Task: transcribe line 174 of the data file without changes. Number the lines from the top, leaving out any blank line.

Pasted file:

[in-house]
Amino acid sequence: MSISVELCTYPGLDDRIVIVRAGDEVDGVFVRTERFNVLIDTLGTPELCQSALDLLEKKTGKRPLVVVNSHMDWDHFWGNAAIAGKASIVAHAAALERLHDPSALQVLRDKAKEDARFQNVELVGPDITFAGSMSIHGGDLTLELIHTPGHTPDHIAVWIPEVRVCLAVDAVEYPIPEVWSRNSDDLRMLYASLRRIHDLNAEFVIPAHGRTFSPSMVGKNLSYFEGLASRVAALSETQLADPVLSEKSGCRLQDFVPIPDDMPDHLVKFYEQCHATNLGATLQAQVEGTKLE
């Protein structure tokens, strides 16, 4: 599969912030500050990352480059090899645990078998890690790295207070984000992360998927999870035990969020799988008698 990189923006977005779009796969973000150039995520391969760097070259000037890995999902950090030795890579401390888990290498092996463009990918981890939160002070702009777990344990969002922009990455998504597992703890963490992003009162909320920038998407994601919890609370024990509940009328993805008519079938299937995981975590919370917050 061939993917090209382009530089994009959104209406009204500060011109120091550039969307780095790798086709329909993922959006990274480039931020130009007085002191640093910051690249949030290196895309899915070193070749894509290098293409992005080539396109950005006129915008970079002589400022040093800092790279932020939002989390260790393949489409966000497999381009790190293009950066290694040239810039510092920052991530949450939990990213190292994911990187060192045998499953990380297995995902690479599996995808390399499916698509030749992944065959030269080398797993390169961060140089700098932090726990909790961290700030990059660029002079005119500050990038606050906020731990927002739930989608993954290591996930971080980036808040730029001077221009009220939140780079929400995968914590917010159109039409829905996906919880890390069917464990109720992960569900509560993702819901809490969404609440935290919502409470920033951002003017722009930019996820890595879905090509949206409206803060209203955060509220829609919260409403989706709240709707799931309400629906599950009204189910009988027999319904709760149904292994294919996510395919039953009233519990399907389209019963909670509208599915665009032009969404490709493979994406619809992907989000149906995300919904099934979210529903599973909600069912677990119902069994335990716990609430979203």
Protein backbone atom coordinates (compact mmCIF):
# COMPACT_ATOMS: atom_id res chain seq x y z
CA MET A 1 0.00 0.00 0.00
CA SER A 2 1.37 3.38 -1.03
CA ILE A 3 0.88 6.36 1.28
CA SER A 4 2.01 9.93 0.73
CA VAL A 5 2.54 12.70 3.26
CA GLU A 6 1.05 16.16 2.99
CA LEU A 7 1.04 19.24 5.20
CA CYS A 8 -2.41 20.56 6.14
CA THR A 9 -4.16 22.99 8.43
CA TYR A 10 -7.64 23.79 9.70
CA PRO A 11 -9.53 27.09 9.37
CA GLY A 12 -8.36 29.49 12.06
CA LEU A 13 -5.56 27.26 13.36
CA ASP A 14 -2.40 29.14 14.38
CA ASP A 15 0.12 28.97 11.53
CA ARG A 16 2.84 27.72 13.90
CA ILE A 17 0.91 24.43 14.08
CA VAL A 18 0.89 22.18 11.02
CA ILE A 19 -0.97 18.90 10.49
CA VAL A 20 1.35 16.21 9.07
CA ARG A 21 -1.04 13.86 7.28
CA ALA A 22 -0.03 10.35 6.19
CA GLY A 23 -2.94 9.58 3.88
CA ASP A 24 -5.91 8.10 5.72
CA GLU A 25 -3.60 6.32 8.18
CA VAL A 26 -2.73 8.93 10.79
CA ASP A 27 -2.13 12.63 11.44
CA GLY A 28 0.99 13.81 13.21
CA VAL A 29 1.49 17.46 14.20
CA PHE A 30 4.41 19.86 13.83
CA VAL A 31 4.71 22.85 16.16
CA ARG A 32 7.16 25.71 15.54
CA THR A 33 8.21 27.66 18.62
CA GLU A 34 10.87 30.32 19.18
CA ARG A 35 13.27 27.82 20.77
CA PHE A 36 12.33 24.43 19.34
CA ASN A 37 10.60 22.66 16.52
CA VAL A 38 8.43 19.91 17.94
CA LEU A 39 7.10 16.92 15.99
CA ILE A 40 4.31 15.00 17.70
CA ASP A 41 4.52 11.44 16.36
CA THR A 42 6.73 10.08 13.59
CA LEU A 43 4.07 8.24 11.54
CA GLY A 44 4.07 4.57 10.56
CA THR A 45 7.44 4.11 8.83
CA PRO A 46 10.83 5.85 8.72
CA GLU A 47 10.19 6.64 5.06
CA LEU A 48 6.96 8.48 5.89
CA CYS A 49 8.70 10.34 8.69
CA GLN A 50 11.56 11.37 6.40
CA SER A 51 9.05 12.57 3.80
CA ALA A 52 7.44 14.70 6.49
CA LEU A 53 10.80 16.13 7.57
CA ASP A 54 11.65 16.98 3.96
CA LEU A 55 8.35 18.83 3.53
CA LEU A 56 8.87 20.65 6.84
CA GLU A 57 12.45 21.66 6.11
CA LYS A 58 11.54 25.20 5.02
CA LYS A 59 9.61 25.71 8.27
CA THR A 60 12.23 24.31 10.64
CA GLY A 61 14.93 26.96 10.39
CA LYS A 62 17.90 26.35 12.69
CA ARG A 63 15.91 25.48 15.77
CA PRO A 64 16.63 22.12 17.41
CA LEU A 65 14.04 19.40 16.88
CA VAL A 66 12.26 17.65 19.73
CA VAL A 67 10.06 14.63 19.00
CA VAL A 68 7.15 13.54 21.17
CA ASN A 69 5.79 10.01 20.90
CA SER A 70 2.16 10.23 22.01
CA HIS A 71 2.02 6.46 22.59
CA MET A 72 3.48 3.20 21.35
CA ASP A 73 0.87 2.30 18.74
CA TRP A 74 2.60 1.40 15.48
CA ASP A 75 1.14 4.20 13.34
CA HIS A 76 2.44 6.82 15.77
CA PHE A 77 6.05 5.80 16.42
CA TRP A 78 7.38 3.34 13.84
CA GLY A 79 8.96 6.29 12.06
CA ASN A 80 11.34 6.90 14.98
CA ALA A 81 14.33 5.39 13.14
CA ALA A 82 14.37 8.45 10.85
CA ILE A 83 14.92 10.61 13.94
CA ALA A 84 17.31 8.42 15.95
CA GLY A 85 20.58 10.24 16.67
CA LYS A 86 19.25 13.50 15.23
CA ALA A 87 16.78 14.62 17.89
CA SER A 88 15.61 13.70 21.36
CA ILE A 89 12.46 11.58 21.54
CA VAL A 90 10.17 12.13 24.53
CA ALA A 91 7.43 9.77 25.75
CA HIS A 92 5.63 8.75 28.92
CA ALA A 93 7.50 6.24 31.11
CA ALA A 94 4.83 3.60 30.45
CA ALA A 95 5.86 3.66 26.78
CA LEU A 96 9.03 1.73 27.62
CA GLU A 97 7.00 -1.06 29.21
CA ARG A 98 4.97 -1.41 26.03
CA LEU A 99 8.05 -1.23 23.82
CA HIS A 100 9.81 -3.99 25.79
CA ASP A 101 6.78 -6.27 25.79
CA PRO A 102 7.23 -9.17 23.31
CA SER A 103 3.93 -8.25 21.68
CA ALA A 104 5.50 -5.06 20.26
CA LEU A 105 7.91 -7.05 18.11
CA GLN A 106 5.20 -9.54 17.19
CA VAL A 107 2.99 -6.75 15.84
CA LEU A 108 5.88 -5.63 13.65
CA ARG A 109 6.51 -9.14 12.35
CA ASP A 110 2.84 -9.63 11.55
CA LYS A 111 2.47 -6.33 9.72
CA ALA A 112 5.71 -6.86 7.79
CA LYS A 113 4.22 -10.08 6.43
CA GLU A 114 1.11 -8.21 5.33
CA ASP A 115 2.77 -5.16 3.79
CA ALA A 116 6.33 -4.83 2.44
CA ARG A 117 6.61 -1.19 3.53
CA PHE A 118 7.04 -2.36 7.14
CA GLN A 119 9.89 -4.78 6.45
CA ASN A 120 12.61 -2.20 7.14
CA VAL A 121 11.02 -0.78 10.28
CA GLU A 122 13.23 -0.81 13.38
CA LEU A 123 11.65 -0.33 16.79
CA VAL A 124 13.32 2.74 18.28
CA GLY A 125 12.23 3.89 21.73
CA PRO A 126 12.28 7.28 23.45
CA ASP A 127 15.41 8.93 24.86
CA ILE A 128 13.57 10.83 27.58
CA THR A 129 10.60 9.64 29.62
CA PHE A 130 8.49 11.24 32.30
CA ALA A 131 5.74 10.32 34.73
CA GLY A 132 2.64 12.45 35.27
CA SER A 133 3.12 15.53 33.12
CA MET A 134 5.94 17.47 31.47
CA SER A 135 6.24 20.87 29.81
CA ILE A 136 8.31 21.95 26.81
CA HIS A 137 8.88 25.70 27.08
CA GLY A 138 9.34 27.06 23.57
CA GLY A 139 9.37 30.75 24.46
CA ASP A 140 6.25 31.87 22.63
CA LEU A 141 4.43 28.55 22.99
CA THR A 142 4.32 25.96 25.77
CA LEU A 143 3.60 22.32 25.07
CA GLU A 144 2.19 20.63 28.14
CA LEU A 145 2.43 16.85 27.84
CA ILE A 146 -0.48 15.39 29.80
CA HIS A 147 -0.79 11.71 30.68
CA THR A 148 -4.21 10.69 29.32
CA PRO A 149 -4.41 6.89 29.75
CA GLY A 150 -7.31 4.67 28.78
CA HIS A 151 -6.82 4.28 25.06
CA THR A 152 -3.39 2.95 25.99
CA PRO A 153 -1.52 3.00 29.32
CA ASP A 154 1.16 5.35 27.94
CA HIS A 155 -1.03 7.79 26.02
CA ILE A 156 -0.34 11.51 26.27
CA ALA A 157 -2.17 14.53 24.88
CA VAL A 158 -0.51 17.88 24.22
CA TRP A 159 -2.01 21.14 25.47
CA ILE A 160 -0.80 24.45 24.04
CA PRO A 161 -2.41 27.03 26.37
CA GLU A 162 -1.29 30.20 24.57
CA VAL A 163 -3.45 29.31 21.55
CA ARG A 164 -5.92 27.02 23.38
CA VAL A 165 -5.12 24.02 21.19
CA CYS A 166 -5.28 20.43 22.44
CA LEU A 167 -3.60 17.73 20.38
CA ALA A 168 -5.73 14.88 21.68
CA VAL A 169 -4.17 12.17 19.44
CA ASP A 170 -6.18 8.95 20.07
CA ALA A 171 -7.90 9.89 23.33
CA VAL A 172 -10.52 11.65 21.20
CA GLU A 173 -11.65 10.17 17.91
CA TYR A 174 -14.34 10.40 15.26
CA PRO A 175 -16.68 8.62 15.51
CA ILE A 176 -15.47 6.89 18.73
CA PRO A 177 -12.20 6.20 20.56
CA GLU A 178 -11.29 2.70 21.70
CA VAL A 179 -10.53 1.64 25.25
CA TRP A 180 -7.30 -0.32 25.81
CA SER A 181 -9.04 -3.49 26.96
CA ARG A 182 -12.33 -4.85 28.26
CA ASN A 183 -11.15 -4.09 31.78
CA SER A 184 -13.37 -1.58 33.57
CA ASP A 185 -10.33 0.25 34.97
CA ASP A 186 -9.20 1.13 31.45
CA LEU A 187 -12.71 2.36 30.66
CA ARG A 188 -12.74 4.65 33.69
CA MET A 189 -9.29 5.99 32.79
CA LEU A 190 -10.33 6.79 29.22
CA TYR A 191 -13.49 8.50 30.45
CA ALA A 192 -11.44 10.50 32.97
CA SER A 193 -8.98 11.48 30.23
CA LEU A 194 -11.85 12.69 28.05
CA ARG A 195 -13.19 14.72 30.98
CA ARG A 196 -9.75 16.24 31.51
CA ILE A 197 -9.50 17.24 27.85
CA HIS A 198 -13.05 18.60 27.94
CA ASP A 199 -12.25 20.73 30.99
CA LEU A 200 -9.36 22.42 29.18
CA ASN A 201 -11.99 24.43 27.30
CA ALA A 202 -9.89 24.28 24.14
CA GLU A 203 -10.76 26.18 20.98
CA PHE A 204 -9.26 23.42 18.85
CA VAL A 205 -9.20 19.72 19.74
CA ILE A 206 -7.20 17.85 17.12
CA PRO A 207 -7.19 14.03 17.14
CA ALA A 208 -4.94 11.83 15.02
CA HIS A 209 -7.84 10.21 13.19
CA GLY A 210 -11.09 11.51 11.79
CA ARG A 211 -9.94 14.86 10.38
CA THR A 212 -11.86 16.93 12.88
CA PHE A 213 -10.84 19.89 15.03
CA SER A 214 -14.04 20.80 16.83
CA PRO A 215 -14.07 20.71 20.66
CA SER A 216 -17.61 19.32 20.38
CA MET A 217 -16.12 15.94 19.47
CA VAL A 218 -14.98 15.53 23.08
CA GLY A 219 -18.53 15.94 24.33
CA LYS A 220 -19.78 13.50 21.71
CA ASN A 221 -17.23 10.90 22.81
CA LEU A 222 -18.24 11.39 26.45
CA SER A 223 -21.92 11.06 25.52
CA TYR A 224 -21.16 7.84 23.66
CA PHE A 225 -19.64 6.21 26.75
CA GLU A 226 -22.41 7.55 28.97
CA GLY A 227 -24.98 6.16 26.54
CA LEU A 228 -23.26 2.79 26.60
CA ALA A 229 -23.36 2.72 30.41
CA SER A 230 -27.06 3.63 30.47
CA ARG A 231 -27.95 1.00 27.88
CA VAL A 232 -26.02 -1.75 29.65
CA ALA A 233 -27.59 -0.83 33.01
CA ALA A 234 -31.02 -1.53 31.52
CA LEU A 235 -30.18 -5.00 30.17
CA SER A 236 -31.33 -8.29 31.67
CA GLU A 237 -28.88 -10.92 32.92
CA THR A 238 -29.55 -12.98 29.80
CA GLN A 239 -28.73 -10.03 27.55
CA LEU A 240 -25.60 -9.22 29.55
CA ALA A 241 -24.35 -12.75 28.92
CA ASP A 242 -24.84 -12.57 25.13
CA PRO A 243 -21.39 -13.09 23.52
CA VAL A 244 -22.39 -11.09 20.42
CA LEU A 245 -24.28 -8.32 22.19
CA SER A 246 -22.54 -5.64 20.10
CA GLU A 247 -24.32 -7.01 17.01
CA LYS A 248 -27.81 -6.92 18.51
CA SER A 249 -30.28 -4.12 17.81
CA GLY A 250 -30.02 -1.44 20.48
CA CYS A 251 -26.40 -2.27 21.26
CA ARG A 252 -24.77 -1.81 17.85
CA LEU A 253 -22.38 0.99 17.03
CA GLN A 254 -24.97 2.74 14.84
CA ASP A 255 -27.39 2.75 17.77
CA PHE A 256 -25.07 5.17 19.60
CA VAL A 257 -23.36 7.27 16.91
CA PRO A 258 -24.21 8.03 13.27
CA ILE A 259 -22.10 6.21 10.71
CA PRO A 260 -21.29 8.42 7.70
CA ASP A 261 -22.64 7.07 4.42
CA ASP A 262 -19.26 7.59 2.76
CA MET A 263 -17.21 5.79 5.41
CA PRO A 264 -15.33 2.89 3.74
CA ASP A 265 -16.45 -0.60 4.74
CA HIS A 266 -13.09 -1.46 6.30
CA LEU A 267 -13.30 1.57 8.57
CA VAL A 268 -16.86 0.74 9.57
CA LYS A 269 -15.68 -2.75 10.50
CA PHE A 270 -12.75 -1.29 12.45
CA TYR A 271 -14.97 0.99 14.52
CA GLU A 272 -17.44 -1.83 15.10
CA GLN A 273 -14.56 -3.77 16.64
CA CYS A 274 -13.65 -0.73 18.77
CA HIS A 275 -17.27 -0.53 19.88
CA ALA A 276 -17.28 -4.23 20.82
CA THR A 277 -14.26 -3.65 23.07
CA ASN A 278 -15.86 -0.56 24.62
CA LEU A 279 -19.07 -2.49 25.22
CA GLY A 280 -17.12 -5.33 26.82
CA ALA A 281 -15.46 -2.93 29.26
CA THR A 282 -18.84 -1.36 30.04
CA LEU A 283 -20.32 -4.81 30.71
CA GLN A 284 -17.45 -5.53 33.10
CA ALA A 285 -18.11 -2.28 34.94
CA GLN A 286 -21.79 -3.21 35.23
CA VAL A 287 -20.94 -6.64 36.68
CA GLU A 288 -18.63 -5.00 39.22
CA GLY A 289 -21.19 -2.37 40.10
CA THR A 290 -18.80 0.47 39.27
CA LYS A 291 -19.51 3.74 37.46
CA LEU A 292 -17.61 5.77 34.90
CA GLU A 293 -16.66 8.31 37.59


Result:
CA VAL A 169 -4.17 12.17 19.44